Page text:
If you have read the book The Four Agreements by Don Miguel Ruiz, you may recognize these signs that hang above the window in my room:
For years these have been the four rules of my classroom. During the first day or two, we go through them and decide what they might mean in the context of being together in this classroom and in our friendships and relationships outside of the classroom. These have had the added benefit of tying in nicely with the math classroom. Ask any student in my room, especially the Geometry students, how many times I have just POINTED to rule number three as they worked. "Oh, right...."
In the last 2 years I have been trying to really incorporate the Eight Standards For Mathematical Practice in all aspects of my classes:
What I have noticed is how well these eight standards match up with the Four Agreements.
Be impeccable with your word:
MP 3: Constructing viable arguments and critiquing others' reasoning requires a great deal of thought. Students must learn to put together words and thoughts in a logical manner: both to present their arguments, as well as to refute the arguments of others. All the while, they must be careful to attack the thought process, not the thinker.
MP 6: We are asked to attend to precision. That means we need to use the best possible language to describe what is going on. No longer will I fill in the words for the students. They use the word boards, the magnetic theorems and postulates hanging up, and or their notes and or their phones, but the responsibility lies with them. For me, I may need to look long and hard at all the little "cute" ways I refer to parabolas (happy vs sad) and instead help them identify what transformation has occurred - a reflection (not a "flip"!) across the x axis? I know this will be a challenge for me!
MP 7, 8: Both of these require excellent communication skills along with precise language.
Don't take anything personally:
MP 3: When someone has inadvertently NOT been impeccable with their word, know that they are not attacking you as a person. They are attempting to say something about the logic chain you put into play. We remind each other how to use more precise wording, and use "I" instead "you".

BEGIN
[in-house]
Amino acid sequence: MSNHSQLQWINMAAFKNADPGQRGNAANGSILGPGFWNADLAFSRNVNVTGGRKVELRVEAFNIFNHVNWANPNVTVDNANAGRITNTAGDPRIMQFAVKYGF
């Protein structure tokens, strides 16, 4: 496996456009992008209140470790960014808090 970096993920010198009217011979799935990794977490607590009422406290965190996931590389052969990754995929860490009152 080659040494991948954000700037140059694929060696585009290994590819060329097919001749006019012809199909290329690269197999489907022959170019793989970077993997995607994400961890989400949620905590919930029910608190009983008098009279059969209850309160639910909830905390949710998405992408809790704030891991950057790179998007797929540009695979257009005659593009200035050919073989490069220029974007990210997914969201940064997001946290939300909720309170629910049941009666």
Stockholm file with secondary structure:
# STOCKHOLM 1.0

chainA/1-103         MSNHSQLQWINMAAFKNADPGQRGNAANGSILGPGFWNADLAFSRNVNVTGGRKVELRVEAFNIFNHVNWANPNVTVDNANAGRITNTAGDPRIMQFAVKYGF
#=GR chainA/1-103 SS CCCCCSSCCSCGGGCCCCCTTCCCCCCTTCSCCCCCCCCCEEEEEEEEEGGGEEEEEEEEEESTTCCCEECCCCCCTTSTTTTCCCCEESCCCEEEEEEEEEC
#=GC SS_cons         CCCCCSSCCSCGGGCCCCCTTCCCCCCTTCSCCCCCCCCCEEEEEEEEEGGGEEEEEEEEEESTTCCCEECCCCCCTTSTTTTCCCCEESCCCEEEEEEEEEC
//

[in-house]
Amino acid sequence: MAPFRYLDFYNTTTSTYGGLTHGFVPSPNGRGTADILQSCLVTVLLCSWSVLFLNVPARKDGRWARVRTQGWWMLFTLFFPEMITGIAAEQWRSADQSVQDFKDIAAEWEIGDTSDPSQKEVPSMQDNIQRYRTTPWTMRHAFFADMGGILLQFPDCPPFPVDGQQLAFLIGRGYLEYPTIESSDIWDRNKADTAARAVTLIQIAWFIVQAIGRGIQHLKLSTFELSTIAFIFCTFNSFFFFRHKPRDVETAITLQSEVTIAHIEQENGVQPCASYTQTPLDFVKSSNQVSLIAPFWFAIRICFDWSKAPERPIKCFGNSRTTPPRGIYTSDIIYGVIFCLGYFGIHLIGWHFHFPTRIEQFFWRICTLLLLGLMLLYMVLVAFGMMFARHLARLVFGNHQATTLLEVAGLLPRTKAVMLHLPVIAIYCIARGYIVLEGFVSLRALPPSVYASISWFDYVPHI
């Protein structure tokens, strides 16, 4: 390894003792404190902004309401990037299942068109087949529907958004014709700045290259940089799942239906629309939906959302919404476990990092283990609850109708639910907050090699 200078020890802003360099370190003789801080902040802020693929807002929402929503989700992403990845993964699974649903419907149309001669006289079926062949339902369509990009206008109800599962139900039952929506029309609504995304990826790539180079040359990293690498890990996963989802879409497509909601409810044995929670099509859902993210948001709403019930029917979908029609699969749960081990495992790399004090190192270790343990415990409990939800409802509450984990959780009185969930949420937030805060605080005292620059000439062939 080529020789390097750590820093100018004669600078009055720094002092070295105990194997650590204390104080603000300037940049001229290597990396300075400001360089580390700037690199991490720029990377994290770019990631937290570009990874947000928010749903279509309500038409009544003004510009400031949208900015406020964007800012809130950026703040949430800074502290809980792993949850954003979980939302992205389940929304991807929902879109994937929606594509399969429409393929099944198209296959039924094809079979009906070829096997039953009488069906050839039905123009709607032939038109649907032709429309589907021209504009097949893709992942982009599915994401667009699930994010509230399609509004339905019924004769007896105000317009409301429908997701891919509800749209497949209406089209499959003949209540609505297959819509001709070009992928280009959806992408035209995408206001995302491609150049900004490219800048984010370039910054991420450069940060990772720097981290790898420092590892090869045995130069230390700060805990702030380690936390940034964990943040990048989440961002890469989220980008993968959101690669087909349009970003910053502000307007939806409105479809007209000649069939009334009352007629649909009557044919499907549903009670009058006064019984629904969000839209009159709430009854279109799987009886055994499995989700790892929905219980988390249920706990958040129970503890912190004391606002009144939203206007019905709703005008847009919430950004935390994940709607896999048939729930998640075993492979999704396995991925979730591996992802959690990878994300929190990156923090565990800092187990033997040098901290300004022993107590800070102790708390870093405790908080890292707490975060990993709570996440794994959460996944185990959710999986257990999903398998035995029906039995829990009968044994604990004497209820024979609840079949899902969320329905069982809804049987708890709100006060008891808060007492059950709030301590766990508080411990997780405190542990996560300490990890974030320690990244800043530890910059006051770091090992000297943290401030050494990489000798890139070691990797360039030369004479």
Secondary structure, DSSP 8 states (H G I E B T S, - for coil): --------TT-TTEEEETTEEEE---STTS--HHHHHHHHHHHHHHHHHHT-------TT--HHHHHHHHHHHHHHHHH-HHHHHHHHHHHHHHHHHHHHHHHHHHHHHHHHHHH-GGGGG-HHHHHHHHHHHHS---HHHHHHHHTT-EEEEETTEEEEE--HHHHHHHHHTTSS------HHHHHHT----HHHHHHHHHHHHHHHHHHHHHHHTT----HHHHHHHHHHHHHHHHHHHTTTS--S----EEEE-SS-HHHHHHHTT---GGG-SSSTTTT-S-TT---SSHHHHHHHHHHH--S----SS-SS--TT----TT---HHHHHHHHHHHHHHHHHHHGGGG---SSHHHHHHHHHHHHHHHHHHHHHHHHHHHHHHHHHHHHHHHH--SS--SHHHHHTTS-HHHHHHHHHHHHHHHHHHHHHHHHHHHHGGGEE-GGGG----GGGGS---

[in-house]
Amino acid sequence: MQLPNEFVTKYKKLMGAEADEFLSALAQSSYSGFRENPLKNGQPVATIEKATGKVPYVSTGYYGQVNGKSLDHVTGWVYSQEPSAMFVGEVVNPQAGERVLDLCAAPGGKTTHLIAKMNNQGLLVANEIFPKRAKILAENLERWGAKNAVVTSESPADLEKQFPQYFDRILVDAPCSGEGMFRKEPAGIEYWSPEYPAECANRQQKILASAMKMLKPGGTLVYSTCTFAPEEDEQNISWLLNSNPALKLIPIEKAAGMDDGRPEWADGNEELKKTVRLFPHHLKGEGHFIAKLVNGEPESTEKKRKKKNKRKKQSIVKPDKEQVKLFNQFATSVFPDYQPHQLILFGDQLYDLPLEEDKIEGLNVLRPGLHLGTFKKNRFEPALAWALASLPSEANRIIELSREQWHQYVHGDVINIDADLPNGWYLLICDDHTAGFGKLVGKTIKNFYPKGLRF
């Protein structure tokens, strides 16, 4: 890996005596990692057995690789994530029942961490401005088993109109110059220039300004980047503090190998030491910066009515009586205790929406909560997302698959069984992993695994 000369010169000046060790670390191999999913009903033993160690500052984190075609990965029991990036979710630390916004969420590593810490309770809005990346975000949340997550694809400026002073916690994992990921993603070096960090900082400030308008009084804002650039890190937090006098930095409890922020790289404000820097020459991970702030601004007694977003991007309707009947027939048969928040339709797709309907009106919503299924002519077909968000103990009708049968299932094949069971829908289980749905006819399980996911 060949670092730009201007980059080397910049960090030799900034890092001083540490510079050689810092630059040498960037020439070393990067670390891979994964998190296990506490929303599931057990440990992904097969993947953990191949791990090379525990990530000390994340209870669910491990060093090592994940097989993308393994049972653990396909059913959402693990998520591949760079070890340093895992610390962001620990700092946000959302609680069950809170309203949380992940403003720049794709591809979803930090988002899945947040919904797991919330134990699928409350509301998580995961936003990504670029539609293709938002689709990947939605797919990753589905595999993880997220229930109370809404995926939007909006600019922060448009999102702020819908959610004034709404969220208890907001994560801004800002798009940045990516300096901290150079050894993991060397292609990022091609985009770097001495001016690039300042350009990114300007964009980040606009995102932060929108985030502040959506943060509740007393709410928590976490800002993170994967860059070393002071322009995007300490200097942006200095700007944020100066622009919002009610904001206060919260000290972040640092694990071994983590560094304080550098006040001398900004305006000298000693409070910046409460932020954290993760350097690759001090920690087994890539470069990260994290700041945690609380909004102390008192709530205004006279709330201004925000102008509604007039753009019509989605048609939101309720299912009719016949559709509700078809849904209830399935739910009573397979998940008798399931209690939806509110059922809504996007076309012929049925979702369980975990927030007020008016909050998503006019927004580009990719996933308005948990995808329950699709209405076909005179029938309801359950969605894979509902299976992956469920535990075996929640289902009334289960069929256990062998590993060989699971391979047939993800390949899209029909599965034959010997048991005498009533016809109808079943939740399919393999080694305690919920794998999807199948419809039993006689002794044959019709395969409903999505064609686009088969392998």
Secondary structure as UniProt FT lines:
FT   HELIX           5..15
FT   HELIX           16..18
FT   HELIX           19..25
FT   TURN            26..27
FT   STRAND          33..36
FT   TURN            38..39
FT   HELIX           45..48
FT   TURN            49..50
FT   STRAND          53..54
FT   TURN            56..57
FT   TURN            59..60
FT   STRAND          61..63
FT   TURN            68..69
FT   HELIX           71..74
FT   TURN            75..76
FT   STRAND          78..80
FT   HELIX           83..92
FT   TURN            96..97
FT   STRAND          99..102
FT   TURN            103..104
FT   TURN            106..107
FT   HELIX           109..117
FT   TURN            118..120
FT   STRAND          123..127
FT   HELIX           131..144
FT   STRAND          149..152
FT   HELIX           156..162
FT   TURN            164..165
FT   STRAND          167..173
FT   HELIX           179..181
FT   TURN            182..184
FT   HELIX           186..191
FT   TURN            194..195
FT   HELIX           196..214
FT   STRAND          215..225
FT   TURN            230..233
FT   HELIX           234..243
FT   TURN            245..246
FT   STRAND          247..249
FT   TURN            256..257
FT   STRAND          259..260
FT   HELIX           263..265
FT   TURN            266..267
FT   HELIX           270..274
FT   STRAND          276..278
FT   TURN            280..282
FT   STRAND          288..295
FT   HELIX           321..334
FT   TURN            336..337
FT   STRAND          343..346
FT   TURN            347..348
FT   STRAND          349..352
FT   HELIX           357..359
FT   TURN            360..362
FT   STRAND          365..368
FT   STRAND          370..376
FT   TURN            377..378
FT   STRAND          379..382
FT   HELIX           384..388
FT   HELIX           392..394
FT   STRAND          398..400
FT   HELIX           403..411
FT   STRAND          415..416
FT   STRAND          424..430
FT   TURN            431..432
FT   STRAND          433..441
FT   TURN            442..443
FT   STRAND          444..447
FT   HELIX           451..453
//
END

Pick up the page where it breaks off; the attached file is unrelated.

Don't make assumptions:
MP 2: It is too easy when we first begin to reason abstractly to assume something is happening, say, in a pattern, without really probing. Students frequently want to make the quick jump, but often they need the manipulative first, which allows them to SEE. From there they can talk about the assumptions they made and how that led them down the wrong path.
MP 6: Lack of precision in a drawing (neglecting tic marks, right angle markers) can cause another to go astray. Assuming that those lines are parallel because they LOOK parallel can lead to disaster.
Always do your best:
MP 1: Make sense of a problem and persevere! No giving up! Keep plugging away! I teach at a vocational school and I often tell the students that as tradesmen, frequently they will be stumped by a broken down car, a furnace that isn't working, or a patient that is not responding to physical therapy. It is their responsibility to pose questions that will lead to answers. Just saying: "Sorry, I don't know why your burner won't turn on!", is not an option and will not lead to a paycheck!
MP 7: Some days students will not want to find the pattern, will not want to "guess the rule", will not see that 16x^4-9y^4 is just a difference of squares! They will not want to stretch their brains, and we will find it easier just to tell them, or at least give them so many hints we might as well have told them! But if we do that then we have not allowed them to do their best. Since this applies to me, as well, if I give in, then I have not done MY best either.